“SOKOHI” by Moe Suzuki: An artist book review by Kassel Dummy Award jury member Moritz Neumüller, and photo book collector Oliver Burgold
Moe Suzuki participated in Photobook as Object workshop in 2019 and also had her exhibition SOKOHI in our gallery in the following year which she published her artist edition of the same title.
As SOKOHI got special mention for Kassel Dummy Award 2020, the artist received a few reviews, the one is by Moritz Neumuller, the judge for Kassel Dummy Award and the another is by Oliver Burgold, a photobook collector. Here are their reviews with ‘disintegrating’ page images from the book.
Visual Ease Black is a handmade spiral-bound notebook made in the workshops of the social welfare corporation Tokyo Hikari, which are specialised in the manufacturing of handmade spiral notebooks.
It has black pages, which is useful for people with low vision, but also attractive for artists and useful for technical drawings.
SOKOHI is an artist book by Moe Suzuki, developed in a workshop with Yumi Goto, in 2019. To use the notebook made by blind people as the structural and metaphorical support to tell the story of the artist’s father, who suffers from glaucoma and is slowly losing his vision makes all the sense in the world.
At least, in our world. Thanks to brilliant book-makers like Suzuki, the world of photobooks has become even more fluid, open and seamlessly integrated with the world of artists’ books today. SOKOHI, which holds personal notes and photographs of Tetsuichi Suzuki, disintegrates more and more towards the end, in a parallel process to his gradual loss of eyesight.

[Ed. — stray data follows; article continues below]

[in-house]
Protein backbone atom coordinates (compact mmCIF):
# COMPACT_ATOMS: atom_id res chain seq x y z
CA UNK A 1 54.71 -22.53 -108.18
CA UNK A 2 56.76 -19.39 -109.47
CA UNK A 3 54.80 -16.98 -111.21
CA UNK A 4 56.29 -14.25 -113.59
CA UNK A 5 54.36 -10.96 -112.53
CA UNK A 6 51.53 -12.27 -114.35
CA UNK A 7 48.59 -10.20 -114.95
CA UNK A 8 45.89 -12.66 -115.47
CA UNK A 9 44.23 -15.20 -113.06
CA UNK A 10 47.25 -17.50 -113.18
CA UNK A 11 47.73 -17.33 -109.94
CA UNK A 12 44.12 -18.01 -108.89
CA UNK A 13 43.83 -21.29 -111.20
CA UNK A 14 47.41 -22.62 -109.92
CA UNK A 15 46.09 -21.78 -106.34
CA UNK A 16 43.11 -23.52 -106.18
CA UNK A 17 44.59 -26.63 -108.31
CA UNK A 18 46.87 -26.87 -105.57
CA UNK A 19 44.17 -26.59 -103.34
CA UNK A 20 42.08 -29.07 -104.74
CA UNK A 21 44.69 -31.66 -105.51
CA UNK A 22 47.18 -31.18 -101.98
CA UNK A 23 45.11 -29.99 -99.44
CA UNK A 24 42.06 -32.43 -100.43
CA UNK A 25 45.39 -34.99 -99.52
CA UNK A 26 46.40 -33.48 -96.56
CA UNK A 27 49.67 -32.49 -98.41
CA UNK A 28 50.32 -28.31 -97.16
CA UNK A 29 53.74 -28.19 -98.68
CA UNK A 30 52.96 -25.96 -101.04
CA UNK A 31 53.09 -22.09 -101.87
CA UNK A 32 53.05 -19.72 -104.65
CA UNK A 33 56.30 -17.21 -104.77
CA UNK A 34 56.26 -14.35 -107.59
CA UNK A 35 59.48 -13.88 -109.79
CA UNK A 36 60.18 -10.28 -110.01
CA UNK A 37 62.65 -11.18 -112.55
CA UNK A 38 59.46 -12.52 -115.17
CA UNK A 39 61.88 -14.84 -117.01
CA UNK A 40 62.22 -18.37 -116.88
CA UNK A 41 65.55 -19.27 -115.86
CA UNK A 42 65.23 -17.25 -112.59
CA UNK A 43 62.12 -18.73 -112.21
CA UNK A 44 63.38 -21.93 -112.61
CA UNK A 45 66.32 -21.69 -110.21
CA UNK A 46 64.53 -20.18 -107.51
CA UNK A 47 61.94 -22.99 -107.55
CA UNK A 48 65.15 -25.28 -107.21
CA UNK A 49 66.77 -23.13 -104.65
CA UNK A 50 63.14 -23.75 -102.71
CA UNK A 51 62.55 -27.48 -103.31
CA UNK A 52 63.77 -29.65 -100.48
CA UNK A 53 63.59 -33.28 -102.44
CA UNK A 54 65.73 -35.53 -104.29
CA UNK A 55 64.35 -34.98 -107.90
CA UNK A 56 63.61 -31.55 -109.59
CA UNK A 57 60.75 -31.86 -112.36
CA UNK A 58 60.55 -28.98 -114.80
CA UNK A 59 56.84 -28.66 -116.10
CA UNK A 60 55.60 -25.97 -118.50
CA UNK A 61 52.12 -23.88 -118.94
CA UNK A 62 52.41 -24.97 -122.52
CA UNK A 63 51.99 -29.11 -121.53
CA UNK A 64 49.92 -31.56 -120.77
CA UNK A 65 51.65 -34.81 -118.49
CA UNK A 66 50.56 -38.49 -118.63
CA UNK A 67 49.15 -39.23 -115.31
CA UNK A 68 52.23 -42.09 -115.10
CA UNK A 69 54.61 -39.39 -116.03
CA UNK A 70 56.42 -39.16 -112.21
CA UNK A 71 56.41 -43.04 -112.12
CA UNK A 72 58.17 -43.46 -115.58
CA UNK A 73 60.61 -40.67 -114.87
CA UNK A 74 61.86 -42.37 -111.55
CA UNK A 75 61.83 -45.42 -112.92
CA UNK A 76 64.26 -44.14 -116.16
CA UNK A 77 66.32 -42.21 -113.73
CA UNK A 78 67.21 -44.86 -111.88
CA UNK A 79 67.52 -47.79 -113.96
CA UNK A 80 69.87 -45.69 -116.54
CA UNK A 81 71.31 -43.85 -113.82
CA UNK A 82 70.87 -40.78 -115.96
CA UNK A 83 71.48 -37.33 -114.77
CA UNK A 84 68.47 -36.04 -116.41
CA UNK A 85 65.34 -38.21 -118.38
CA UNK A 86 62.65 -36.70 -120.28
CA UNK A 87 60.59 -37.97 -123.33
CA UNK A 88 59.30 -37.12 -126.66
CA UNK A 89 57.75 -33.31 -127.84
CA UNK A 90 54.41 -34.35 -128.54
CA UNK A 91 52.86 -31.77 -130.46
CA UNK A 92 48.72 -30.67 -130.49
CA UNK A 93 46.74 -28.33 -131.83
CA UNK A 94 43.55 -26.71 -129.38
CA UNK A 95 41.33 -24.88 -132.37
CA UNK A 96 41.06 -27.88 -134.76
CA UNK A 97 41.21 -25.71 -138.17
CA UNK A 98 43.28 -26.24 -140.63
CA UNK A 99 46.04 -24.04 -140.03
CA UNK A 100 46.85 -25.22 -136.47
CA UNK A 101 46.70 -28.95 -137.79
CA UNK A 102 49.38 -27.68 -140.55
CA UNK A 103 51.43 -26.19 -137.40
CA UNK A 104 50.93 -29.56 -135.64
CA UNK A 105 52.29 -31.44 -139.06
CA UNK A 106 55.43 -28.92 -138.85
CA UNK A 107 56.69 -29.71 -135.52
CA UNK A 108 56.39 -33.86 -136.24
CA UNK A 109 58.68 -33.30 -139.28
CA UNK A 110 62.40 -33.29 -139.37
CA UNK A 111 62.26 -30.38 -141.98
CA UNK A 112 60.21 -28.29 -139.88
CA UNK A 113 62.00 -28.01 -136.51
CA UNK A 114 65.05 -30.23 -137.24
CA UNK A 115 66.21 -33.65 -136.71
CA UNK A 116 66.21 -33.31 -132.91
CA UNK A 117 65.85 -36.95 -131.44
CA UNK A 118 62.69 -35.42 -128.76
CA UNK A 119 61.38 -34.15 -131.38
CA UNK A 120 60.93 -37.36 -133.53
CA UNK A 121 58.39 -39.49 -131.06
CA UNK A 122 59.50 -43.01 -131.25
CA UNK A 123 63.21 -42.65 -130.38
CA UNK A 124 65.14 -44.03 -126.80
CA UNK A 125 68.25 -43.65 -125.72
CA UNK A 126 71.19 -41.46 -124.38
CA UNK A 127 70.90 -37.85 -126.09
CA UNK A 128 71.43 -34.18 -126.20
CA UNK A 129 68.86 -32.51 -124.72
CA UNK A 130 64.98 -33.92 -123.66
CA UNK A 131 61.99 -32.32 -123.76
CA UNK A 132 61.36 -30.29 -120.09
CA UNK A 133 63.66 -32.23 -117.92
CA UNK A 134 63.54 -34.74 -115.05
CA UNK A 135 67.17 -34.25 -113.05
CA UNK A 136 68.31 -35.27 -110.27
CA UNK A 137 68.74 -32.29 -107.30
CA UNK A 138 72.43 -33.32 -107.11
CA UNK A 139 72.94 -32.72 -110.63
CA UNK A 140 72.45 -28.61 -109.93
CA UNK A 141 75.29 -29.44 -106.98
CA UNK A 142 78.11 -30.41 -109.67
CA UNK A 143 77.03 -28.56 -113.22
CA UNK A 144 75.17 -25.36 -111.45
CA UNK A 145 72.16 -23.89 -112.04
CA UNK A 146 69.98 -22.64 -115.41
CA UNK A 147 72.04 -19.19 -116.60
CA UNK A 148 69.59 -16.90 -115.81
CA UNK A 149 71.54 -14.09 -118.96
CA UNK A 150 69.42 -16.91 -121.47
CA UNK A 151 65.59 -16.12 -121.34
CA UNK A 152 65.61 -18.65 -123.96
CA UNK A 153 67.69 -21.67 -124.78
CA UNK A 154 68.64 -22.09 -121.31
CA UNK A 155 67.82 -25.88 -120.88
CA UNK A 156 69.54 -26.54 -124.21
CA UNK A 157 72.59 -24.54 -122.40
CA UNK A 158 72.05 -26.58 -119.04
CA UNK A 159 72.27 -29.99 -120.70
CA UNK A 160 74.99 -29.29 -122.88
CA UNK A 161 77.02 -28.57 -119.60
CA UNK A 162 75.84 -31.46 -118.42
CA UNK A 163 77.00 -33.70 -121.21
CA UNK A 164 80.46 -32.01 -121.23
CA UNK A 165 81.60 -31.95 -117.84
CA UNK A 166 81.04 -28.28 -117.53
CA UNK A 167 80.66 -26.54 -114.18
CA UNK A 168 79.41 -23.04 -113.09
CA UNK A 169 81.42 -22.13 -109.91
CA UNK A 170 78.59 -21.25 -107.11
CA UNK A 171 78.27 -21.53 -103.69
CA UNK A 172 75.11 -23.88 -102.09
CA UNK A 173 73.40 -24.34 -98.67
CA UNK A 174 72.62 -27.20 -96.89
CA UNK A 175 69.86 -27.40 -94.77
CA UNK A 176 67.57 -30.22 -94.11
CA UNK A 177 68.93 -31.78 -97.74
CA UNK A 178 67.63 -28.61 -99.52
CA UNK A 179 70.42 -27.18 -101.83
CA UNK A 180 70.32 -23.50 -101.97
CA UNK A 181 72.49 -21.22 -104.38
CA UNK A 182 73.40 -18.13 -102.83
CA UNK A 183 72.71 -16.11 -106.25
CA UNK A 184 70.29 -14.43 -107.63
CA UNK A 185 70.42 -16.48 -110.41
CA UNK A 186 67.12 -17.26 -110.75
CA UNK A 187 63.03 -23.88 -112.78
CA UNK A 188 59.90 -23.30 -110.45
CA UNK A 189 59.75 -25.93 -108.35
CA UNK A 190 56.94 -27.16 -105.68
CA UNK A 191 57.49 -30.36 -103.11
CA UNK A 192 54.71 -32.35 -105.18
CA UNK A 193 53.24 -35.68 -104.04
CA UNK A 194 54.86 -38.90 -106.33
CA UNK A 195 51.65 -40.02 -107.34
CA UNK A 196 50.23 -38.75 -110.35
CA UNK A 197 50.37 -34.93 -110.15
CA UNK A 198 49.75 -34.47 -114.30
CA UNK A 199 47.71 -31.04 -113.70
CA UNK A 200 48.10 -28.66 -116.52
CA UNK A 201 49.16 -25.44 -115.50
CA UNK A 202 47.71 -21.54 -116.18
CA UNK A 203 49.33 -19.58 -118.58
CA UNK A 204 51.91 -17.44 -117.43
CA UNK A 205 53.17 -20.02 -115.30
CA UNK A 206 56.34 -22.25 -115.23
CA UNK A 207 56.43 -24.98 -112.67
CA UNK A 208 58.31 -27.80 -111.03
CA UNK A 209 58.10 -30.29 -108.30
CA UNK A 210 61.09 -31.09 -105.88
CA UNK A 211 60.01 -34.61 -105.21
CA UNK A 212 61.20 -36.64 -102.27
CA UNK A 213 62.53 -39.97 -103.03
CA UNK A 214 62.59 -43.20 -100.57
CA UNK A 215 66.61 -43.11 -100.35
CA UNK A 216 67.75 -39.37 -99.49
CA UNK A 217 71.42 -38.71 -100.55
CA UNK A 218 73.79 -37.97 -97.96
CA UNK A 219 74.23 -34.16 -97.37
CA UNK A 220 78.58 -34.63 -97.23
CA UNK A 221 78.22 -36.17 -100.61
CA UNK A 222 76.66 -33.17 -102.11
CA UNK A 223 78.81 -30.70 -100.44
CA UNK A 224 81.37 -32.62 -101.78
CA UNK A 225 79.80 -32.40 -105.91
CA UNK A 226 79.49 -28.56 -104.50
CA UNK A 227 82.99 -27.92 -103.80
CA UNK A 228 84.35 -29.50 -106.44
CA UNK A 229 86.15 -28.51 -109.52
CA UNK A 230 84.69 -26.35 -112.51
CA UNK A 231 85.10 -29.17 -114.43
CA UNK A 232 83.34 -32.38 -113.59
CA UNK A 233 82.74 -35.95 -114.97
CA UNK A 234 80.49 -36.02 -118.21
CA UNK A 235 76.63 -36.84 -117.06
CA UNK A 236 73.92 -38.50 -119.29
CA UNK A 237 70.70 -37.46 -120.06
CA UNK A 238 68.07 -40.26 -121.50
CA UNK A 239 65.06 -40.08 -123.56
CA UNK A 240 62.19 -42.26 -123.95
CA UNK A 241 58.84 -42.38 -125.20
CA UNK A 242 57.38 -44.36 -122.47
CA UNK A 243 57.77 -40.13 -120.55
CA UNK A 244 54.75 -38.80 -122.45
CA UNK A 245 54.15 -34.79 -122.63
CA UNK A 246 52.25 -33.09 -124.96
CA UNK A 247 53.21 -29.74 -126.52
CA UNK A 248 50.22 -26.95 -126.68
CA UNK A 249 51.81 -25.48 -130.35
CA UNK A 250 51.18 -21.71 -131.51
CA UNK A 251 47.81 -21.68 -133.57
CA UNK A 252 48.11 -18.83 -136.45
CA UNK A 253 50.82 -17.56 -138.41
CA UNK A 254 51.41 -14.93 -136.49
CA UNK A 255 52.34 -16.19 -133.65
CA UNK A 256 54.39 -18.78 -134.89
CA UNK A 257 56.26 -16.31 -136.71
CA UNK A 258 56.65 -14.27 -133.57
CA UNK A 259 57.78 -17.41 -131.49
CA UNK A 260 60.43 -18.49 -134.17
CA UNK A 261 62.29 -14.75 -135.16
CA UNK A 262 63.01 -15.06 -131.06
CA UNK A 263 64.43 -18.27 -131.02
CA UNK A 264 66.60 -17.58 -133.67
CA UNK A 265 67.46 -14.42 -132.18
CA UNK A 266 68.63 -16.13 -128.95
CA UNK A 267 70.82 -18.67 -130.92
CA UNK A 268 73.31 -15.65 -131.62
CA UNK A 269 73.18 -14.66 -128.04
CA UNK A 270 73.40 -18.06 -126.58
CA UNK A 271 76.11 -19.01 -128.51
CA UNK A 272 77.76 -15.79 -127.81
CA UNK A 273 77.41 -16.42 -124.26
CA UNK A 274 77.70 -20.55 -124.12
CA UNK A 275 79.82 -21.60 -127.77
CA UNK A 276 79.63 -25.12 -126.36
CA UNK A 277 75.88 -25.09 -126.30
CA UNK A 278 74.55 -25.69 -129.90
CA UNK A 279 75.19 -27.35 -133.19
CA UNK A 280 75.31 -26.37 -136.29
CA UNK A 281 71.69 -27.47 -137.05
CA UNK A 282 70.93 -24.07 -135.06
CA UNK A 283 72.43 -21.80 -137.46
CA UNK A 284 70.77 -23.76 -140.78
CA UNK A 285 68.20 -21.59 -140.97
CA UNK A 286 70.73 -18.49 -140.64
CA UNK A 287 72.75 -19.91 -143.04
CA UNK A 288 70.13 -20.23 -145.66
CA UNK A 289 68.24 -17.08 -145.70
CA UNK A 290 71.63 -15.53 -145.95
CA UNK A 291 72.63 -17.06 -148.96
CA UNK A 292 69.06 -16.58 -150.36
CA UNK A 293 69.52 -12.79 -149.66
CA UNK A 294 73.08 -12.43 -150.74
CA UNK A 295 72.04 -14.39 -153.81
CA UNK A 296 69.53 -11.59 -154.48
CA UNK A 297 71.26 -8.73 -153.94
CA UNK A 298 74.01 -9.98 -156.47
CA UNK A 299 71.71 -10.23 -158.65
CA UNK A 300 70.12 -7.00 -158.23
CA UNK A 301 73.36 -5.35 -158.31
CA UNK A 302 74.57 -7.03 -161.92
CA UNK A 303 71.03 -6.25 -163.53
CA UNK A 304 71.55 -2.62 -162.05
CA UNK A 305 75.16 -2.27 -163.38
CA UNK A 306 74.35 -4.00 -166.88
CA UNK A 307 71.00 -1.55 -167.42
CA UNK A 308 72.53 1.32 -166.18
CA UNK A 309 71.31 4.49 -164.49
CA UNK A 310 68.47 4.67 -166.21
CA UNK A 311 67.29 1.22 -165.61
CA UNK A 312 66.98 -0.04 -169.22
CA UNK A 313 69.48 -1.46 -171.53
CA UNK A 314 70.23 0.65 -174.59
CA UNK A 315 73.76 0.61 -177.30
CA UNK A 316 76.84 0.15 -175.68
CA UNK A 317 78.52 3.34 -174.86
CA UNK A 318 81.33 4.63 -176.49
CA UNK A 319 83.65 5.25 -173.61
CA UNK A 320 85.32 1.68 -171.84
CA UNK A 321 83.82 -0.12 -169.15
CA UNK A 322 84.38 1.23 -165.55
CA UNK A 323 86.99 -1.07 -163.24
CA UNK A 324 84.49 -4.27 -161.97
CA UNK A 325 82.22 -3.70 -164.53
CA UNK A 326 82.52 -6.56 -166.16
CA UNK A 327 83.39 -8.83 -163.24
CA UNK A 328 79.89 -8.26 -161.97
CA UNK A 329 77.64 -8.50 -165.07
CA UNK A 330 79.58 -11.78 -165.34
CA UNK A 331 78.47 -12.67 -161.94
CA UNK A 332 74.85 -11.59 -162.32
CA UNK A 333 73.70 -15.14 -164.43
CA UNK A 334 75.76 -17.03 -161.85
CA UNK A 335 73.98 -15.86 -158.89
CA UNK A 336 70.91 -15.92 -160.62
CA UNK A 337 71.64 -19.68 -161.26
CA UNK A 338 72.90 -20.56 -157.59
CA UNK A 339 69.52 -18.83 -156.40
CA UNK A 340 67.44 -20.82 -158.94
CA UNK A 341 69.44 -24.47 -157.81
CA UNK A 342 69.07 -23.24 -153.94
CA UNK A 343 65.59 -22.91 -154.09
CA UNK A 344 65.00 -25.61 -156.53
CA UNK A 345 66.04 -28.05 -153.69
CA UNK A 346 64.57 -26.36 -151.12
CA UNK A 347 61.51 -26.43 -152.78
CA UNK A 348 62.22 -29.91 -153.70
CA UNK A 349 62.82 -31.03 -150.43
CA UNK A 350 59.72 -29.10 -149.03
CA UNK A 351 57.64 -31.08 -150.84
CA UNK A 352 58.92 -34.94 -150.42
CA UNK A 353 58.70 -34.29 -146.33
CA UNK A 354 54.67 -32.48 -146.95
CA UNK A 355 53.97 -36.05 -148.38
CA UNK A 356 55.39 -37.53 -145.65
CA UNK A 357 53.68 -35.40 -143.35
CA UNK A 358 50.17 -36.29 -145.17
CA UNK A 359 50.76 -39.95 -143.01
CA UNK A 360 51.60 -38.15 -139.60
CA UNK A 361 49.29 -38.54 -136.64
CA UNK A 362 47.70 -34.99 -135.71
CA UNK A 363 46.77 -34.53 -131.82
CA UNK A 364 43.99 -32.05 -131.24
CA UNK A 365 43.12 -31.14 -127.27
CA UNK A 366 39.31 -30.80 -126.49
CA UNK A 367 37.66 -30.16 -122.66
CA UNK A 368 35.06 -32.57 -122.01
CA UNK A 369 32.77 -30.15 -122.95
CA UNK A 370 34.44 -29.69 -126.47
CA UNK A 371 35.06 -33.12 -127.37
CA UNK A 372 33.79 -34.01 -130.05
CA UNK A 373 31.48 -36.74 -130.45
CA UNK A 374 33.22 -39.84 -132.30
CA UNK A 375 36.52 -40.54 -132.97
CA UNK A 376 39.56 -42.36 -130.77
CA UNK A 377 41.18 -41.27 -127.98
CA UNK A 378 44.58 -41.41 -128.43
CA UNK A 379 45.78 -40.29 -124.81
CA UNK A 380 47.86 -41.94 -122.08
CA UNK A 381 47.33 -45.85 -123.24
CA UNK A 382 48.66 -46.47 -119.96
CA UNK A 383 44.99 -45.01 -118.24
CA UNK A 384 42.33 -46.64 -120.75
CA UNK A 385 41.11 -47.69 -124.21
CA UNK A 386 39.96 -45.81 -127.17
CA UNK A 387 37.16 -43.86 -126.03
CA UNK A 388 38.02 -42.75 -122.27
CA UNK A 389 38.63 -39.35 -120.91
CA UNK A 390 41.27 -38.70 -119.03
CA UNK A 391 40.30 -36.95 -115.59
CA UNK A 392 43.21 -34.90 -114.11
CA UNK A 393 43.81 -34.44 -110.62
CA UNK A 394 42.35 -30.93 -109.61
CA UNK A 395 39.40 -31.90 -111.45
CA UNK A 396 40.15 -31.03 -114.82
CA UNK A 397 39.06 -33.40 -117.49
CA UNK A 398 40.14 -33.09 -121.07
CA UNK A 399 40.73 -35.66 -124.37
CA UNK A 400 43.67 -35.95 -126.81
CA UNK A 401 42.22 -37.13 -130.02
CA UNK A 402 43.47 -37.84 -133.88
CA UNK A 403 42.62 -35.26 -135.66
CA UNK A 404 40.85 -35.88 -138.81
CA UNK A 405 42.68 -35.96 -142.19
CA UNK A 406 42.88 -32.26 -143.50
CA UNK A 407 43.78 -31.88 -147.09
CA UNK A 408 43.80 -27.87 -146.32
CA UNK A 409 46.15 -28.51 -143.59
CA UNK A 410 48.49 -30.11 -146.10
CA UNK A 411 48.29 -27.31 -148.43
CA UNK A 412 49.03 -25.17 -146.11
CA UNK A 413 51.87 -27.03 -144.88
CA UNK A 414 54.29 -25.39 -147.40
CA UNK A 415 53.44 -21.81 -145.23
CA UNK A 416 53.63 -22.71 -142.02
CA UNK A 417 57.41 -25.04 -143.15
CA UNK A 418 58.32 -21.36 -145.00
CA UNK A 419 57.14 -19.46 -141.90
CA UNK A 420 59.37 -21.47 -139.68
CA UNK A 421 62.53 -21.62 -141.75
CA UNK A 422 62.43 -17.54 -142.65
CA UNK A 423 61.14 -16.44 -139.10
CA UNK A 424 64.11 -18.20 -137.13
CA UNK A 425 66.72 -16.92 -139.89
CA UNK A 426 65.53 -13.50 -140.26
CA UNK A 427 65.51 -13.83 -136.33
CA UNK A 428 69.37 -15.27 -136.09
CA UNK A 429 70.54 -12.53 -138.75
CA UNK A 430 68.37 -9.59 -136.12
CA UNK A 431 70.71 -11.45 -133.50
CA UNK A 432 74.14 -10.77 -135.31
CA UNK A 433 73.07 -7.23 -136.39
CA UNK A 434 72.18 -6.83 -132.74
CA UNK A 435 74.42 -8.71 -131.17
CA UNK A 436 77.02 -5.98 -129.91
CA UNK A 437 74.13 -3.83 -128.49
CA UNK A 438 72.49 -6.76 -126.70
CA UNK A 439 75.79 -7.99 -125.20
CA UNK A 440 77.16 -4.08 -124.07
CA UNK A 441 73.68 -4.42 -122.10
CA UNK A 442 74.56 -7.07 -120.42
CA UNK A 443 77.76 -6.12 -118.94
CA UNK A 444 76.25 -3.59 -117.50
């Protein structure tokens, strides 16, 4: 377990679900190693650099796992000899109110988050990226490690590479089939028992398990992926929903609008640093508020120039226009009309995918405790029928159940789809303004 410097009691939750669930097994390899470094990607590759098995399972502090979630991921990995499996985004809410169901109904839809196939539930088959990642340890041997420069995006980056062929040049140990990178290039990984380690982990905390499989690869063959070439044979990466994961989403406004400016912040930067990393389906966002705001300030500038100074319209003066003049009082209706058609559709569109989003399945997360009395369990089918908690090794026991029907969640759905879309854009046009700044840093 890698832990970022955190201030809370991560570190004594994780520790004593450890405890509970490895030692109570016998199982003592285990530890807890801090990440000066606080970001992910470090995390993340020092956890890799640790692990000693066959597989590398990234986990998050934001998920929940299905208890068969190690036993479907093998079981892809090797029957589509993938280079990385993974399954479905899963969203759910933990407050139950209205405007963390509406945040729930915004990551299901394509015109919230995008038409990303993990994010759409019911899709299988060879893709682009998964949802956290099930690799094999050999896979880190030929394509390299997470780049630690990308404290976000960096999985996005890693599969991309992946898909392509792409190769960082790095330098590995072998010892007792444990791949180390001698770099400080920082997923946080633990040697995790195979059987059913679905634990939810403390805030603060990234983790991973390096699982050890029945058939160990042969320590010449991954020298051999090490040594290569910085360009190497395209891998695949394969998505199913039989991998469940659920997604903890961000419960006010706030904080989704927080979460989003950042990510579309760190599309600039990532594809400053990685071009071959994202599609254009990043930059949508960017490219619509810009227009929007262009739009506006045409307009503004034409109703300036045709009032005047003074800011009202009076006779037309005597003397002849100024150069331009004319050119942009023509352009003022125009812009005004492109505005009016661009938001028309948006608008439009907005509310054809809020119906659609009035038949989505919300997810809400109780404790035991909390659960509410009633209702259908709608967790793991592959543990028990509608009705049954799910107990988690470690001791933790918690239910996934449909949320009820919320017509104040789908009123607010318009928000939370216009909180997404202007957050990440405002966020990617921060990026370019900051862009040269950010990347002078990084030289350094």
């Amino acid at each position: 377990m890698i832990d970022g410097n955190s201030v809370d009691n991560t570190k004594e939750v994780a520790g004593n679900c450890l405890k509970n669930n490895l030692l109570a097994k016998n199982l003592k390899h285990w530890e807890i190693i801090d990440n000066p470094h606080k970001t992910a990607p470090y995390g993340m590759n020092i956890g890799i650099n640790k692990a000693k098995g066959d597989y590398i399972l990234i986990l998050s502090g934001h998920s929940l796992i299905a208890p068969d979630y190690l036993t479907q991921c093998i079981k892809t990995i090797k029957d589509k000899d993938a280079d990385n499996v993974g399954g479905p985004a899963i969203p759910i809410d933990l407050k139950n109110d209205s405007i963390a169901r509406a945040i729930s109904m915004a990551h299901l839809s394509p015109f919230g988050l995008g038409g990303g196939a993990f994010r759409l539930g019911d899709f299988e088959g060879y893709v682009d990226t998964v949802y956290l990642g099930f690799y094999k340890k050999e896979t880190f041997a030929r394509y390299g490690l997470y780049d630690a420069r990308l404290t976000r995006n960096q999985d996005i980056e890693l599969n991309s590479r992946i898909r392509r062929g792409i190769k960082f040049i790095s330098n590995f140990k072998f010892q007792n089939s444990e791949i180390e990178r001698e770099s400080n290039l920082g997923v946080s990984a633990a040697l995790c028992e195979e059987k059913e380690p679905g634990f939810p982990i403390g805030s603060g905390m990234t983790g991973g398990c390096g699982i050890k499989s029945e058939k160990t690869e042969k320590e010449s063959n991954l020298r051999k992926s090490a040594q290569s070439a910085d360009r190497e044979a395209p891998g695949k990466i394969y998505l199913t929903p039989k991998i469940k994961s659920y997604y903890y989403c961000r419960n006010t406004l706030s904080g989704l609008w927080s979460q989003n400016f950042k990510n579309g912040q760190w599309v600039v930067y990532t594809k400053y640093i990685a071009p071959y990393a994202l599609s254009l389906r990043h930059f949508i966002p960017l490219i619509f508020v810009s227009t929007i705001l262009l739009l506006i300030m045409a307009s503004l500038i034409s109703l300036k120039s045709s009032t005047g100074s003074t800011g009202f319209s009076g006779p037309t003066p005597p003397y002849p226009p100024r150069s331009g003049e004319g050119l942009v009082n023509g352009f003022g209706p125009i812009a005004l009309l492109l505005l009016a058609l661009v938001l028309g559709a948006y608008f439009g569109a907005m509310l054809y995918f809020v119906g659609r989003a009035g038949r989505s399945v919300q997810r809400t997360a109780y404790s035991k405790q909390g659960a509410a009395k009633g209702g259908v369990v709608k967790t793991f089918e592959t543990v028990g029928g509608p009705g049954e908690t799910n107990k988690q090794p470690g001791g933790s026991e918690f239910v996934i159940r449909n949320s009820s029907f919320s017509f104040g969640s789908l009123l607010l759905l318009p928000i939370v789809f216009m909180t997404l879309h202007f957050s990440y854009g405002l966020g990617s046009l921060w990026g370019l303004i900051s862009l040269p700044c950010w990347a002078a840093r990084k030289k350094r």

His daughter tries to understand, and to show us what she feels that is going on behind her father’s eyes: At first tiny and few, then more and always bigger laser-cut holes appear in the pages, simulating the “blind spots” in the father’s visual field, and what the artist feels must be his inner life.
A highly elaborate book that touches us in an intimate way, without asking for pity or sadness. Pure visual poetry at its best.
Moritz Neumüller, Independent Curator, Barcelona.
At first I was a bit skeptical if a ring bound book can really transport such a difficult topic but once I learned more about your concept things became much clearer. I also thought that it is nearly impossible to transport the topic of becoming blind into a book form. But I was totally wrong! Your thoughtful layout and the very consistent sequencing give the book a depth which can not be overestimated. Your reader becomes less of someone who is just turning pages but becomes someone who is enabled through your work to share an experience, not only intellectually but near physically. This indeed is a feature which is rarely to be found in books. But you succeed brilliantly in conveying the experience of this person to your readers. It’s not an easy read, it left me exhausted..
… but wouldn’t want to miss any second i worked with “Sokohi” And in this respect i think PhotoKassel is right to call it a unique piece of art. It’s a book which becomes an experience. You have created something special to be very proud of! I for my part am always surprised how the Reminders Artists come up with so many incredibly good works. you’re all doing a tremendous job! I really love these things!
There is a museum in Frankfurt called the Dialog Museum. Upon entering you’re being blindfolded and a blind person is your guide through different rooms and situations. Probably the closest way to learn about blindness. For a short time you
experience what they experience. Your book is close to that experience.